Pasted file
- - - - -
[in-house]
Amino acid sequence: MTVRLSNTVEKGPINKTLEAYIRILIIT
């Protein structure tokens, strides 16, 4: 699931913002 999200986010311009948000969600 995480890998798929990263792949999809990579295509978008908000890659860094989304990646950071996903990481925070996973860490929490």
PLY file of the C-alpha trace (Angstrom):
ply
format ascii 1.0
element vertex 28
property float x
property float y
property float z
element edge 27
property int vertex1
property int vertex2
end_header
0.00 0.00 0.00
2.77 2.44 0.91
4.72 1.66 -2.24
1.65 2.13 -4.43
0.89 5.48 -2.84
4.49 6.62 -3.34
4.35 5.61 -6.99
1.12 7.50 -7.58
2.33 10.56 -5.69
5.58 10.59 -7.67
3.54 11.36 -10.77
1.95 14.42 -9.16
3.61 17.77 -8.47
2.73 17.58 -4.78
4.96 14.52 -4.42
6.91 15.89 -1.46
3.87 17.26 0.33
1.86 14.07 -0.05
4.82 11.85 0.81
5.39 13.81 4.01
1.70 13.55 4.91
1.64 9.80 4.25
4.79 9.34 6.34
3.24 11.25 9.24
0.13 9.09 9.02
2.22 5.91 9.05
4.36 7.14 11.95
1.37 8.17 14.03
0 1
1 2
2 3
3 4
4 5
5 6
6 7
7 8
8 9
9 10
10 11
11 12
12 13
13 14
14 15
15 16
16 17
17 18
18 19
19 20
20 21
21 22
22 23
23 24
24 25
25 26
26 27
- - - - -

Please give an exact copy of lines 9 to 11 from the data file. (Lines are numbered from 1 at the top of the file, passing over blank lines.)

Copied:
property float y
property float z
element edge 27